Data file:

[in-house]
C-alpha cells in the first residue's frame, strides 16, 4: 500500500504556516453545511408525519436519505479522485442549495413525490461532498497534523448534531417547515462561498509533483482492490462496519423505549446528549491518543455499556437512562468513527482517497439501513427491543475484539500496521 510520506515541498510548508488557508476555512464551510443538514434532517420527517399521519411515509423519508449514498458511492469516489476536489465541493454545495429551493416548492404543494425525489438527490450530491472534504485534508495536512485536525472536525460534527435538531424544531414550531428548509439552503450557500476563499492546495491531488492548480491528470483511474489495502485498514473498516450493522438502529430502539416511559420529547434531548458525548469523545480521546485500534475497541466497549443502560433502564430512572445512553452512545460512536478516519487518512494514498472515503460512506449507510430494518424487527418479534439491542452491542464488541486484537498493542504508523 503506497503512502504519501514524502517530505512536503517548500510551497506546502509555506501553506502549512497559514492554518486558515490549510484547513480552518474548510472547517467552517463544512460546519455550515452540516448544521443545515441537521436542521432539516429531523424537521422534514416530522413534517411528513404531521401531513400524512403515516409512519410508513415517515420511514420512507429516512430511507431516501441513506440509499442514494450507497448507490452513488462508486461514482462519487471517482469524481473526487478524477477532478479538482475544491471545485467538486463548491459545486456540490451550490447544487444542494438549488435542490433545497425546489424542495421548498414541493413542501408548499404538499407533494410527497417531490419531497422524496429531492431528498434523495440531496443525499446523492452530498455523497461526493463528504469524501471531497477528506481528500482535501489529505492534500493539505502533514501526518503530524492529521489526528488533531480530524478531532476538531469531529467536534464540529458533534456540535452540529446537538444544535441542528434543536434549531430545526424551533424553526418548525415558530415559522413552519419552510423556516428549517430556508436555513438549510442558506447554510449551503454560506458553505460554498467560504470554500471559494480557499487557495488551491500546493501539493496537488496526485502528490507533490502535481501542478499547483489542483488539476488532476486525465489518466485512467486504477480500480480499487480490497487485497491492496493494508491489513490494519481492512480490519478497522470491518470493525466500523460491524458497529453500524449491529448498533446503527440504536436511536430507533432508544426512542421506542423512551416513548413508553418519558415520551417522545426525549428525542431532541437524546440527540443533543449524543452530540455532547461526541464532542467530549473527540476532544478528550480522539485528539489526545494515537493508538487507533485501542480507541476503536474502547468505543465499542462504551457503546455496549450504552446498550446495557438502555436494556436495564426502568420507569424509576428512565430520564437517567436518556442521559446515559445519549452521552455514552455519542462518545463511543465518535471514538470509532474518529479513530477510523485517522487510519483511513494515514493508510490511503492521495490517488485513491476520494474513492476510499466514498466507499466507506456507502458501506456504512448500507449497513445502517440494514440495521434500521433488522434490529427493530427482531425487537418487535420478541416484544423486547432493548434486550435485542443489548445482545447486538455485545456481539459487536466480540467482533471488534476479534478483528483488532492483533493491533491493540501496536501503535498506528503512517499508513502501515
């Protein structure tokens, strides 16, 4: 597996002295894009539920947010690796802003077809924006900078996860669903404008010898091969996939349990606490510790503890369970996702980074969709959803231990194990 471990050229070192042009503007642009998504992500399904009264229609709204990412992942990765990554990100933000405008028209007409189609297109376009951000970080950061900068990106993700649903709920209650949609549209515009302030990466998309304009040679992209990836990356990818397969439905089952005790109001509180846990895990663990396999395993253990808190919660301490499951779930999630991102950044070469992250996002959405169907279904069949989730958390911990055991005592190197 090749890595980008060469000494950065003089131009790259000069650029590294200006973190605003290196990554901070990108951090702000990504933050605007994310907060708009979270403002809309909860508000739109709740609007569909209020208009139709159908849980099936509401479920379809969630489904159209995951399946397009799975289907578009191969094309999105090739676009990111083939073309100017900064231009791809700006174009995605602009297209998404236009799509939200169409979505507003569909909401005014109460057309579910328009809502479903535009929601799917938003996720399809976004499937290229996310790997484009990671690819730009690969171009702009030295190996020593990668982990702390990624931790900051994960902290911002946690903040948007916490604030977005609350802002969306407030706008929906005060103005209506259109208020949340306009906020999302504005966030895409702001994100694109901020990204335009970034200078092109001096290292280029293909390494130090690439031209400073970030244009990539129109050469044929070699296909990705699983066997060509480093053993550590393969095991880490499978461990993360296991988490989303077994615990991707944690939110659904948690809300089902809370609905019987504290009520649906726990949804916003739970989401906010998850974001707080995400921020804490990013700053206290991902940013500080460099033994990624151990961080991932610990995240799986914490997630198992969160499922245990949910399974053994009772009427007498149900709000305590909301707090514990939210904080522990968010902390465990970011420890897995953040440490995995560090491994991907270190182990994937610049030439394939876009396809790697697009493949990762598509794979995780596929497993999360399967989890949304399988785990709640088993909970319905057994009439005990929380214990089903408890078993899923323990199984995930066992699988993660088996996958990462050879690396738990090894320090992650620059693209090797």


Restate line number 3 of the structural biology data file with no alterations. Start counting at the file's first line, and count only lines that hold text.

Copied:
């Protein structure tokens, strides 16, 4: 597996002295894009539920947010690796802003077809924006900078996860669903404008010898091969996939349990606490510790503890369970996702980074969709959803231990194990 471990050229070192042009503007642009998504992500399904009264229609709204990412992942990765990554990100933000405008028209007409189609297109376009951000970080950061900068990106993700649903709920209650949609549209515009302030990466998309304009040679992209990836990356990818397969439905089952005790109001509180846990895990663990396999395993253990808190919660301490499951779930999630991102950044070469992250996002959405169907279904069949989730958390911990055991005592190197 090749890595980008060469000494950065003089131009790259000069650029590294200006973190605003290196990554901070990108951090702000990504933050605007994310907060708009979270403002809309909860508000739109709740609007569909209020208009139709159908849980099936509401479920379809969630489904159209995951399946397009799975289907578009191969094309999105090739676009990111083939073309100017900064231009791809700006174009995605602009297209998404236009799509939200169409979505507003569909909401005014109460057309579910328009809502479903535009929601799917938003996720399809976004499937290229996310790997484009990671690819730009690969171009702009030295190996020593990668982990702390990624931790900051994960902290911002946690903040948007916490604030977005609350802002969306407030706008929906005060103005209506259109208020949340306009906020999302504005966030895409702001994100694109901020990204335009970034200078092109001096290292280029293909390494130090690439031209400073970030244009990539129109050469044929070699296909990705699983066997060509480093053993550590393969095991880490499978461990993360296991988490989303077994615990991707944690939110659904948690809300089902809370609905019987504290009520649906726990949804916003739970989401906010998850974001707080995400921020804490990013700053206290991902940013500080460099033994990624151990961080991932610990995240799986914490997630198992969160499922245990949910399974053994009772009427007498149900709000305590909301707090514990939210904080522990968010902390465990970011420890897995953040440490995995560090491994991907270190182990994937610049030439394939876009396809790697697009493949990762598509794979995780596929497993999360399967989890949304399988785990709640088993909970319905057994009439005990929380214990089903408890078993899923323990199984995930066992699988993660088996996958990462050879690396738990090894320090992650620059693209090797």